Helpful Terms for Understanding Your Blood Pressure Heart Meds

Blood vessels move blood through your body. These are the types of blood vessels:

  • Arteries – These carry blood away from your heart
  • Capillaries – These connect your arteries to your veins and help move water and chemicals between your blood and tissues.
  • Veins – These carry blood from your capillaries back to your heart

Did you know? If you laid all the blood vessels of an average adult in a line, it would stretch over 100,000 miles.

Kinds of Blood Pressure Heart Meds

Blood pressure meds fall into 11 different classes, but they all have the same goals, to lower and control your blood pressure.

Classes

How It Works

Possible Side Effects

Diuretics Help your body flush extra salt and water through your urine.
  • More trips to the
    bathroom
  • Low potassium
Beta-Blockers Reduce your heart rate and how much blood it pumps to lower your blood pressure.
  • Drowsiness
  • Low heart rate
  • Decreased sexual
    ability
ACE Inhibitors (Angiotensin-Converting Enzyme) Narrow your arteries and make you produce less angiotensin, so that your blood vessels can open up to lower your blood pressure.
  • Dry cough
  • High potassium levels
Angiotensin II Receptor Blockers Block your blood vessels from angiotension, so that your blood vessels can open up to lower your blood pressure.
  • High potassium levels
Calcium
Channel Blocker
Prevents calcium from entering the muscle cells of your heart and arteries, which makes your heart’s job easier, and helps your blood vessels open up to lower your blood pressure.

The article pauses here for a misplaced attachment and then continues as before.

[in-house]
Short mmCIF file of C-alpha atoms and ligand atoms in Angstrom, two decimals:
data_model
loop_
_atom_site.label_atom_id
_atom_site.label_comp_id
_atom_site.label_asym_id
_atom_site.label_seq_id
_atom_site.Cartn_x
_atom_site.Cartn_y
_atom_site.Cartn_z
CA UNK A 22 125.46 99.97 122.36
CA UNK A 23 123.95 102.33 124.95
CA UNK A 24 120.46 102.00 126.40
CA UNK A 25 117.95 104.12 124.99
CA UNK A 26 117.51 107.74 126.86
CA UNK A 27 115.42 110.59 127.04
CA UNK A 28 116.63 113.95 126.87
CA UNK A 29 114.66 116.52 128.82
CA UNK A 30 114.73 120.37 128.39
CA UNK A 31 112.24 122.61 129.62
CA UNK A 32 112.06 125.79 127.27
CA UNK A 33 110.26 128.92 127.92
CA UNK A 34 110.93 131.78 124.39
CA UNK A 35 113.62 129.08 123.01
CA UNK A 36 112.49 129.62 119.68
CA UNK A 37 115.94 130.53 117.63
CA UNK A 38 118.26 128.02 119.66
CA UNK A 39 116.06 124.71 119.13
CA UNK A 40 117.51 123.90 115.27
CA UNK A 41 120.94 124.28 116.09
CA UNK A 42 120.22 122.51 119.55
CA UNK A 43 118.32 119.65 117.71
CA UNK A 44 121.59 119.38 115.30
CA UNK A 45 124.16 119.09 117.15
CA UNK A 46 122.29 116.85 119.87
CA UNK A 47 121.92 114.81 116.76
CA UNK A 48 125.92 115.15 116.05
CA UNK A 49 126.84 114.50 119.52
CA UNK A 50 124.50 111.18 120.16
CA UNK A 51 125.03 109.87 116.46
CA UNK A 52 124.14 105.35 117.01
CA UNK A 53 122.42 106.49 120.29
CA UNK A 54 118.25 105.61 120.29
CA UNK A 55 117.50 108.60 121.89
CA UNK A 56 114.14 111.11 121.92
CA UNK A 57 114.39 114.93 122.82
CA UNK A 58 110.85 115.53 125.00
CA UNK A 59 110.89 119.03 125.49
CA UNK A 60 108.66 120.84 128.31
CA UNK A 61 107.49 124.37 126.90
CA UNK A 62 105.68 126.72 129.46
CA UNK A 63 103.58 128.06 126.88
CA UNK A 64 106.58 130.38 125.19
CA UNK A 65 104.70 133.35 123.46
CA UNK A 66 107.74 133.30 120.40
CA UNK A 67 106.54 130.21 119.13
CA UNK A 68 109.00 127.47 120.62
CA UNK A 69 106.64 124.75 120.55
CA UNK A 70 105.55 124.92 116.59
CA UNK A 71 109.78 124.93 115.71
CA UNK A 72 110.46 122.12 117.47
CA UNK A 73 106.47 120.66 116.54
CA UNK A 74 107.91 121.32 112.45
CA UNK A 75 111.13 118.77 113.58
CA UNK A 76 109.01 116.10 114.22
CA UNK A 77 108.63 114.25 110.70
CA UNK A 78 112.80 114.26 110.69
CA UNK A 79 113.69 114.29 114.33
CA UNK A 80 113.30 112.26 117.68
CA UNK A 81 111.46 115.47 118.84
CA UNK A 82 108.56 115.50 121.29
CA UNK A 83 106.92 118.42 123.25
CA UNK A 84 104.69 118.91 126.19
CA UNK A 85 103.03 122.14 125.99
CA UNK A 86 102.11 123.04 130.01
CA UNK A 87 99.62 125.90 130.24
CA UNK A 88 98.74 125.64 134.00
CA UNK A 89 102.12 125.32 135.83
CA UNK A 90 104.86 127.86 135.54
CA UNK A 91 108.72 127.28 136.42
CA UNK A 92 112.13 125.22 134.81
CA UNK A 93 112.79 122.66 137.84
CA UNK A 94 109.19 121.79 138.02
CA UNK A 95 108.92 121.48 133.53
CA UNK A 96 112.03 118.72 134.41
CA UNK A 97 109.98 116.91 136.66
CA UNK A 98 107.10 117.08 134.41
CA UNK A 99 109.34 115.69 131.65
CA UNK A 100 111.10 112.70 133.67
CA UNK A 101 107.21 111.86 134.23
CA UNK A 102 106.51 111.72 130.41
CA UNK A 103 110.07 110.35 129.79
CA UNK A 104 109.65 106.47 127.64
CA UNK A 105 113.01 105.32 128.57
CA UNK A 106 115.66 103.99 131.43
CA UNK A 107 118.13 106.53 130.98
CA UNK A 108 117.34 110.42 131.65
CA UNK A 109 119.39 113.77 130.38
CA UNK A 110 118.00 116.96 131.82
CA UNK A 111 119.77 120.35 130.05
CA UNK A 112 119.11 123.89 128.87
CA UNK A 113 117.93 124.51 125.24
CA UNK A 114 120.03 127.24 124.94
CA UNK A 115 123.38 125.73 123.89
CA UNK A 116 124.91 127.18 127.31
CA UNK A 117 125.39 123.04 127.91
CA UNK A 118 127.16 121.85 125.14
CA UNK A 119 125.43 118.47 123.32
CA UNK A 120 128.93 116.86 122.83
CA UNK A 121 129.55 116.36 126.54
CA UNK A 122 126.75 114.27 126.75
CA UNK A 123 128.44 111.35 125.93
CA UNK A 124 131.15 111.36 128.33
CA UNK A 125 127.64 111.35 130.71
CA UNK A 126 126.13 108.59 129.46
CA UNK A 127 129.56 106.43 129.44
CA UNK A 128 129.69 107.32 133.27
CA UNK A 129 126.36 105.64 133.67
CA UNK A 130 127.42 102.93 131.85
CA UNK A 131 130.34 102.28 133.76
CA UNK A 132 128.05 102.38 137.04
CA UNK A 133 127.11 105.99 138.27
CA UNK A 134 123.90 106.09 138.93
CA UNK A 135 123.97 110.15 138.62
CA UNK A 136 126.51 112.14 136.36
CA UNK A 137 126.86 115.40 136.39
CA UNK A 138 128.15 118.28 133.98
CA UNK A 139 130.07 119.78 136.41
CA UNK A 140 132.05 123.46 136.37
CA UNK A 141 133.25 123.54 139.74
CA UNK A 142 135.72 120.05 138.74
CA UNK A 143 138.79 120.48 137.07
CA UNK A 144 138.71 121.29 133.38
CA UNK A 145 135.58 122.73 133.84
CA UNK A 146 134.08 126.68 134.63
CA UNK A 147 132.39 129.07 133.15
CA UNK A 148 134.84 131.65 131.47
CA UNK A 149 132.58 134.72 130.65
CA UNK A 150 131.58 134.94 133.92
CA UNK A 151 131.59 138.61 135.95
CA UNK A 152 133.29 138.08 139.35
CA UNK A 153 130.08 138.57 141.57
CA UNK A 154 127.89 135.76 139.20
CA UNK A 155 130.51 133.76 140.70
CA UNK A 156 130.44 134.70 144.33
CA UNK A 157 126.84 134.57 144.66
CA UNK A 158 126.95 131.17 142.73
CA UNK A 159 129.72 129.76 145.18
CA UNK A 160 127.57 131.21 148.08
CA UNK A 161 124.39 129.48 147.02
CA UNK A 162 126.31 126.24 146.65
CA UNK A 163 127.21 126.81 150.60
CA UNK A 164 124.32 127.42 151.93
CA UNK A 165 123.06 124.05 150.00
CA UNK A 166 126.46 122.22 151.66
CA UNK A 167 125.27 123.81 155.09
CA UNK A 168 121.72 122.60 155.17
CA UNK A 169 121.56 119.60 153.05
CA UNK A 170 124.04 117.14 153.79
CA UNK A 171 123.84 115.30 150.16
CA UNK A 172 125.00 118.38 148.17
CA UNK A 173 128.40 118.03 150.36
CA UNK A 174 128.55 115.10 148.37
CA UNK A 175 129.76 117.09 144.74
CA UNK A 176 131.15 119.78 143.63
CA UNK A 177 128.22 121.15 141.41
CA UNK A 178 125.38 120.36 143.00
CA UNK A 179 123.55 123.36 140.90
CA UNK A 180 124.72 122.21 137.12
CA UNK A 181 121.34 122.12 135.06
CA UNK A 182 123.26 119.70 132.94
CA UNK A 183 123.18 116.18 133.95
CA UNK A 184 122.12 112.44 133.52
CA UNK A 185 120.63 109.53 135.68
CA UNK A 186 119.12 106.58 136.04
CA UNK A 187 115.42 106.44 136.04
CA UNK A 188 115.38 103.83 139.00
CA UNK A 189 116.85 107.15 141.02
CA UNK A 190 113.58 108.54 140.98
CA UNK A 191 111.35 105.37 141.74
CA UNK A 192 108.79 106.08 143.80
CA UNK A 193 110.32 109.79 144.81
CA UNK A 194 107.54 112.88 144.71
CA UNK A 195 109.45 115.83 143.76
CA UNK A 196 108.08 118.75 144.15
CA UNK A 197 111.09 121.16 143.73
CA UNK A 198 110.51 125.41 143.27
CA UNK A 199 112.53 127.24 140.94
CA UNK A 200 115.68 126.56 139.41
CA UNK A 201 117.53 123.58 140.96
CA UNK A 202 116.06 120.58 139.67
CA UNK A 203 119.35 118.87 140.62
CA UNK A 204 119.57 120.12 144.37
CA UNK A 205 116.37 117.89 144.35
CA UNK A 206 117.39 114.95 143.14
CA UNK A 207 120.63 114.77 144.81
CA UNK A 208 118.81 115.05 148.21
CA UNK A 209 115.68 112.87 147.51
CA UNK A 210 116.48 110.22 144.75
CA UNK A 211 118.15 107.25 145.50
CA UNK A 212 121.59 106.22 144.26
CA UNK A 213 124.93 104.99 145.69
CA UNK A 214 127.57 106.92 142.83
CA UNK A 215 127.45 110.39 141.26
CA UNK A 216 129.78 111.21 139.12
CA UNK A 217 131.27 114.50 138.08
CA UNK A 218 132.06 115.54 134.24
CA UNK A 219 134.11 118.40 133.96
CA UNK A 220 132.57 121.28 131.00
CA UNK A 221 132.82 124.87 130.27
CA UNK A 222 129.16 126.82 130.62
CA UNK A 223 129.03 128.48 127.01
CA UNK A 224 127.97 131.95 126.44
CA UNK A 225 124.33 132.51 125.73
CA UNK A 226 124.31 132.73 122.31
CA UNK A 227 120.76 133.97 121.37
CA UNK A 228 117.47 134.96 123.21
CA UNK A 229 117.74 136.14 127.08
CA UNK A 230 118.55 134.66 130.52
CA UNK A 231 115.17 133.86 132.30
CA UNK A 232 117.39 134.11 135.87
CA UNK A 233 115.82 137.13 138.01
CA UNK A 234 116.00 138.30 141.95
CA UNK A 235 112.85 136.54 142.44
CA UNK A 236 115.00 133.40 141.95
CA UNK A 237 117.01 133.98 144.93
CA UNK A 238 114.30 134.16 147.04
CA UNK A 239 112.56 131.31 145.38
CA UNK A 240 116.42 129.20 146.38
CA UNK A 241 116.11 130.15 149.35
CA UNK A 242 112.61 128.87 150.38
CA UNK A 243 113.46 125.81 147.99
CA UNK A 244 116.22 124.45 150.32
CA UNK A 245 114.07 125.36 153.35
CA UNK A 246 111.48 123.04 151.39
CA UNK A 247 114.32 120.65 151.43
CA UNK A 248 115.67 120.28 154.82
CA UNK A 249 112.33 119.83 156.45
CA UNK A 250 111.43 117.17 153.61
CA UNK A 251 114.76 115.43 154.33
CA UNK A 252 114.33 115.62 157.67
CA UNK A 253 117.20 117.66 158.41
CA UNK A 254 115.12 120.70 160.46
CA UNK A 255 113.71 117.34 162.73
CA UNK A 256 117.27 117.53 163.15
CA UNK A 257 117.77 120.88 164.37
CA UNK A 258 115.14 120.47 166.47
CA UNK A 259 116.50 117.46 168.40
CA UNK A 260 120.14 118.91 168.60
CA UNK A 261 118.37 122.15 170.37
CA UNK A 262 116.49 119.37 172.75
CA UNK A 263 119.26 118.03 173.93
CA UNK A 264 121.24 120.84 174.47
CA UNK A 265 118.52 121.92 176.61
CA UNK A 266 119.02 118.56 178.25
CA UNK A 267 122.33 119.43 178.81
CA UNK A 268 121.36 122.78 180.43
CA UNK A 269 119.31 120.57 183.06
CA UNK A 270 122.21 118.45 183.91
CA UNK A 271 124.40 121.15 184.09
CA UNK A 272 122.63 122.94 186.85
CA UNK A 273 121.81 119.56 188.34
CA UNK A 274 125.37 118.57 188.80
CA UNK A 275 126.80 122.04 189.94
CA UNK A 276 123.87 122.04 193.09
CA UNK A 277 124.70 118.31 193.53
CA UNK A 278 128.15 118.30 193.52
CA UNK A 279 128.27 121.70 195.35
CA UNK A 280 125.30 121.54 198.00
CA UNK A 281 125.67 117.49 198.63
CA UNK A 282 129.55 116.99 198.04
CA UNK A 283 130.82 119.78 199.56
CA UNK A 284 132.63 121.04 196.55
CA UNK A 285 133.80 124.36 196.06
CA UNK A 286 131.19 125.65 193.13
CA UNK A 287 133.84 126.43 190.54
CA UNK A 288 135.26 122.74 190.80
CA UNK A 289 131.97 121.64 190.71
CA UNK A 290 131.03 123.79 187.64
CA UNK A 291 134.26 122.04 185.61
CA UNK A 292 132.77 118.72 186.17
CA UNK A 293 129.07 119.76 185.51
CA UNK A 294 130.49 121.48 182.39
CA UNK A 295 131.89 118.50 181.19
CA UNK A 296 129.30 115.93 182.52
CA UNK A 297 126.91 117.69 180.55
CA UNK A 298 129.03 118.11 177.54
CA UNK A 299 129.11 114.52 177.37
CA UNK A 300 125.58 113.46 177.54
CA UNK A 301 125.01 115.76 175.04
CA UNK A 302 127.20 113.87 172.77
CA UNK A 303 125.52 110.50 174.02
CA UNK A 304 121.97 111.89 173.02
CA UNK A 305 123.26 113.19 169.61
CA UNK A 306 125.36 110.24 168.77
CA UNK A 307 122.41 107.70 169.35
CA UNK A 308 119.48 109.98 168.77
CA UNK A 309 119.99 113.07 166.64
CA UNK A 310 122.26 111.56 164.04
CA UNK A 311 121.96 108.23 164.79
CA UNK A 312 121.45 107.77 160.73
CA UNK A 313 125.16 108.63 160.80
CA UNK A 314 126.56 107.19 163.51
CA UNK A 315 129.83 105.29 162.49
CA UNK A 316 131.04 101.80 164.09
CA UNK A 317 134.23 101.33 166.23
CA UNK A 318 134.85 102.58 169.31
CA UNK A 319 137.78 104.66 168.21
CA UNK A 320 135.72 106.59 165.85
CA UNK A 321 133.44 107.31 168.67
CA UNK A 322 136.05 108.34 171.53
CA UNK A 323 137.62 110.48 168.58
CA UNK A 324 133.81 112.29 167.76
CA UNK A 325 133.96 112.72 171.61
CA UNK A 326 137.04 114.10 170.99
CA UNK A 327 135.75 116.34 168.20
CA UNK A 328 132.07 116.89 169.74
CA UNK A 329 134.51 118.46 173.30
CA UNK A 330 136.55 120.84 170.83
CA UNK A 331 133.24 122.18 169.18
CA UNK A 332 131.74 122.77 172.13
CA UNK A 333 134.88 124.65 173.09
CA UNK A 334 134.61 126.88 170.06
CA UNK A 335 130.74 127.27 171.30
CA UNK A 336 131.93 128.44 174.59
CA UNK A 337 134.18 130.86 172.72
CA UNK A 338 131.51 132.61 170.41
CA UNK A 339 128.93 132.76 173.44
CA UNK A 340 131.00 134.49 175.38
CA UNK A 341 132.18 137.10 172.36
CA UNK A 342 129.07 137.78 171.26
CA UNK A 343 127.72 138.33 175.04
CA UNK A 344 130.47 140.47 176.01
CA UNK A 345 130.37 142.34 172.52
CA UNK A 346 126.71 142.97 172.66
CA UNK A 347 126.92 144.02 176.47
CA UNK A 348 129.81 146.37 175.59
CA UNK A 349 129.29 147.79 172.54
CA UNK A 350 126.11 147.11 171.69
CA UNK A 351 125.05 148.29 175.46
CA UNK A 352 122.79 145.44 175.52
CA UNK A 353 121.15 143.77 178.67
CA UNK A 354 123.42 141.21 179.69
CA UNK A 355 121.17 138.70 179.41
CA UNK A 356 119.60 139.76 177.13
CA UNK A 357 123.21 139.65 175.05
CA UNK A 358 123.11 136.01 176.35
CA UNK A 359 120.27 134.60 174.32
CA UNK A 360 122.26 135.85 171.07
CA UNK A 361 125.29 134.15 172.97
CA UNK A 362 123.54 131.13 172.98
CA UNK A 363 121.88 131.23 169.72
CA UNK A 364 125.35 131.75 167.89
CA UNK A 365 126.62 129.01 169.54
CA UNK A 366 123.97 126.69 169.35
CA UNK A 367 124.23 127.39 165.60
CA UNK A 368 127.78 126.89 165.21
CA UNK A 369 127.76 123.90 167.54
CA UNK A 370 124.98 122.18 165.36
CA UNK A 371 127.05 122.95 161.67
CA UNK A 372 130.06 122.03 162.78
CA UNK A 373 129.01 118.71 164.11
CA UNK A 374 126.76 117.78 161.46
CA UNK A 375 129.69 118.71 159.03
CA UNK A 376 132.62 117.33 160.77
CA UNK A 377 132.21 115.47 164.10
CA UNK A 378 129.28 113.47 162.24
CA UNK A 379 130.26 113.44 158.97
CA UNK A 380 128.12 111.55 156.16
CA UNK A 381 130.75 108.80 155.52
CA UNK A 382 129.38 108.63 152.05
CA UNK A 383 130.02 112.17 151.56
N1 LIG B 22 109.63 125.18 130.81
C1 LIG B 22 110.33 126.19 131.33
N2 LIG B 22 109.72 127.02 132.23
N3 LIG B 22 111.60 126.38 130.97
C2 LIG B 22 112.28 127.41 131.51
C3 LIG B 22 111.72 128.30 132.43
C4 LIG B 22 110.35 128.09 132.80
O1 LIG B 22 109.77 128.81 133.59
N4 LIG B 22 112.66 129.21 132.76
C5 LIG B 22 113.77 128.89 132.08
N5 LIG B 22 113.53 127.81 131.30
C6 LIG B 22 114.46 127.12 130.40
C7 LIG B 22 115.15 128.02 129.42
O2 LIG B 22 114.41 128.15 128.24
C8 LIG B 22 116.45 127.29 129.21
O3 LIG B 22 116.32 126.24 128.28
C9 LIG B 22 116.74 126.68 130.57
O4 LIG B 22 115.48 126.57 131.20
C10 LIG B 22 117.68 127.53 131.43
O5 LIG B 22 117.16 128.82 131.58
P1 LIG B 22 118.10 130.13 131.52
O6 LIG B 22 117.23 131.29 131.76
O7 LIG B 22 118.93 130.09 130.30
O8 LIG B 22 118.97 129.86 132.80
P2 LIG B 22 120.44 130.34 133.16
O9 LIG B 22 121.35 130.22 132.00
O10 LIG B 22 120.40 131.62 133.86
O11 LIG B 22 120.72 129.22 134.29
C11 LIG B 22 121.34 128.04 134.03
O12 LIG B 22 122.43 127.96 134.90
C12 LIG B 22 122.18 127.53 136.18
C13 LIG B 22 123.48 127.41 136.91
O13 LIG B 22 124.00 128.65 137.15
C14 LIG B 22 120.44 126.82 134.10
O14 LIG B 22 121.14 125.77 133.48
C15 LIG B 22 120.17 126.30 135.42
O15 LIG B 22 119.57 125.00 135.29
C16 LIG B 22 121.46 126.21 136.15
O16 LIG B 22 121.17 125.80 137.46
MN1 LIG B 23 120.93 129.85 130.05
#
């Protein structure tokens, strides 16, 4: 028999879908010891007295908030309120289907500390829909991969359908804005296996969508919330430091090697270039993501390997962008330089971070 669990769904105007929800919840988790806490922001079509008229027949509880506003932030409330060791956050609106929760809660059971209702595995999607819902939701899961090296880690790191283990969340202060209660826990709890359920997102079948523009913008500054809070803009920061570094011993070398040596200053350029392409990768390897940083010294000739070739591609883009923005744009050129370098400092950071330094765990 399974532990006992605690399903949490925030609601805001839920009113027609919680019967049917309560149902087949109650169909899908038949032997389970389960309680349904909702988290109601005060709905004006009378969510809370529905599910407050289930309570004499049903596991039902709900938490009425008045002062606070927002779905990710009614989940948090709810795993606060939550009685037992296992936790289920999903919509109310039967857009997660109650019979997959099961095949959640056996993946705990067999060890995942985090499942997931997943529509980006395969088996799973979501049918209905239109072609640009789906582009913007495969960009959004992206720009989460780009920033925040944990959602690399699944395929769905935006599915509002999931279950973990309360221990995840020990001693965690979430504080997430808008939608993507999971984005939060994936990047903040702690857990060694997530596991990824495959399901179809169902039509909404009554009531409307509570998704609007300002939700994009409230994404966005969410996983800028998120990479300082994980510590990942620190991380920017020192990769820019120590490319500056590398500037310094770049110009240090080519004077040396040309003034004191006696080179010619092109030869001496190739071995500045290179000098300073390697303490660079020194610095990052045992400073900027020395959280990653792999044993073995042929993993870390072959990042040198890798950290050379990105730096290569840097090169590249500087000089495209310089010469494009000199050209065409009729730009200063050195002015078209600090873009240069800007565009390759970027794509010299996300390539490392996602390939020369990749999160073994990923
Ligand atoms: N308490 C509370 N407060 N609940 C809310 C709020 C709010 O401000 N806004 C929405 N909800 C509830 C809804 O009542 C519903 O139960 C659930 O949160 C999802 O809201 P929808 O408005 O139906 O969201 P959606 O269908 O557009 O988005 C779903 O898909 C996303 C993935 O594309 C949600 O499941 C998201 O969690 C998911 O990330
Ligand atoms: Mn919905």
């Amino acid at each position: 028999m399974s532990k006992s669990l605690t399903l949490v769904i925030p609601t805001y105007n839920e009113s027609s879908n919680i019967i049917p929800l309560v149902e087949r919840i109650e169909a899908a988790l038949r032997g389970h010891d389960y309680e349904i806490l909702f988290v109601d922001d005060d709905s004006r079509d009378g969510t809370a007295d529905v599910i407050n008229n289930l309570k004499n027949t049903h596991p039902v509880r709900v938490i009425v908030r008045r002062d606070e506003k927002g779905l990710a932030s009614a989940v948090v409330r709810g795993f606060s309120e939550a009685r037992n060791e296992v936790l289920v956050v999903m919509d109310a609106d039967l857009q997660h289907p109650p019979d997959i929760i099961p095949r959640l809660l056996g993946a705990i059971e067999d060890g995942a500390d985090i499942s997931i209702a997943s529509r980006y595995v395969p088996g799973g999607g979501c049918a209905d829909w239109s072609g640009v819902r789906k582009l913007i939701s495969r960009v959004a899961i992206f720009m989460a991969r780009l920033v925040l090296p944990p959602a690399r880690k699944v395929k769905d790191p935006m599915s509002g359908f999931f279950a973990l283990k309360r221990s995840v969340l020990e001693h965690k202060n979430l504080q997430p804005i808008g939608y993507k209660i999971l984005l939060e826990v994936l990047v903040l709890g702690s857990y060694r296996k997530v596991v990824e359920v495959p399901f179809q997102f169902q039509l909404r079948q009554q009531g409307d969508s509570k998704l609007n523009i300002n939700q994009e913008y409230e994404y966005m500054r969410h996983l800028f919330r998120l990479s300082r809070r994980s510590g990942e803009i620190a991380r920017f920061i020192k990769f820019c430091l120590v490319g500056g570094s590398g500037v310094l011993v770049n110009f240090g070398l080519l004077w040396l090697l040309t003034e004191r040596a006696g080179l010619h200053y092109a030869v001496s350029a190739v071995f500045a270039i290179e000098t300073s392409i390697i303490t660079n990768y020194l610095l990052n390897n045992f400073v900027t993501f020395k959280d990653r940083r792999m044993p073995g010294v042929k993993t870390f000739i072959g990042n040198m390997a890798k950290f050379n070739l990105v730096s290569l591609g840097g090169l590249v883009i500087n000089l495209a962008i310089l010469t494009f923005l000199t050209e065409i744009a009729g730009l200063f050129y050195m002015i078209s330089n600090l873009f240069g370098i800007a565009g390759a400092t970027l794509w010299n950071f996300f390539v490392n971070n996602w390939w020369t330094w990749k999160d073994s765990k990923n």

• Low heart rate
  • Uneven or rapid heartbeat
  • Constipation
  • Ankle swelling
Alpha-Blockers Reduce nerve impulses to your blood vessels to let blood pass more easily.
  • Headache
  • Pounding heartbeat
  • Nausea
  • Weakness
  • Weight gain
  • Small decreases in bad cholesterol
Central
Agonists
Decrease your blood vessels’ ability to narrow, which also helps to lower blood pressure.
  • Anemia
  • Constipation
  • Dizziness
  • Lightheadedness
  • Drowsiness
  • Dry mouth
  • Decreased sexual
    ability
  • Fever

Via the American Heart Association.

Kinds of Cholesterol Heart Meds

Depending on the type, cholesterol meds help:

  • Lower your bad cholesterol.
  • Lower your triglycerides, a fat in your blood that raises your risk of heart disease.
  • Increase your good cholesterol, which guards against heart disease.

Types of Cholesterol Meds

How It works

Possible Side Effects

Statins
Altoprev (lovastatin)
Crestor (rosuvastatin)
Lescol (fluvastatin)
Lipitor (atorvastatin)
Mevacor (lovastatin)
Pravachol (pravastatin)
Zocor (simvastatin)
Lower bad cholesterol and triglycerides and cause small increases in good cholesterol.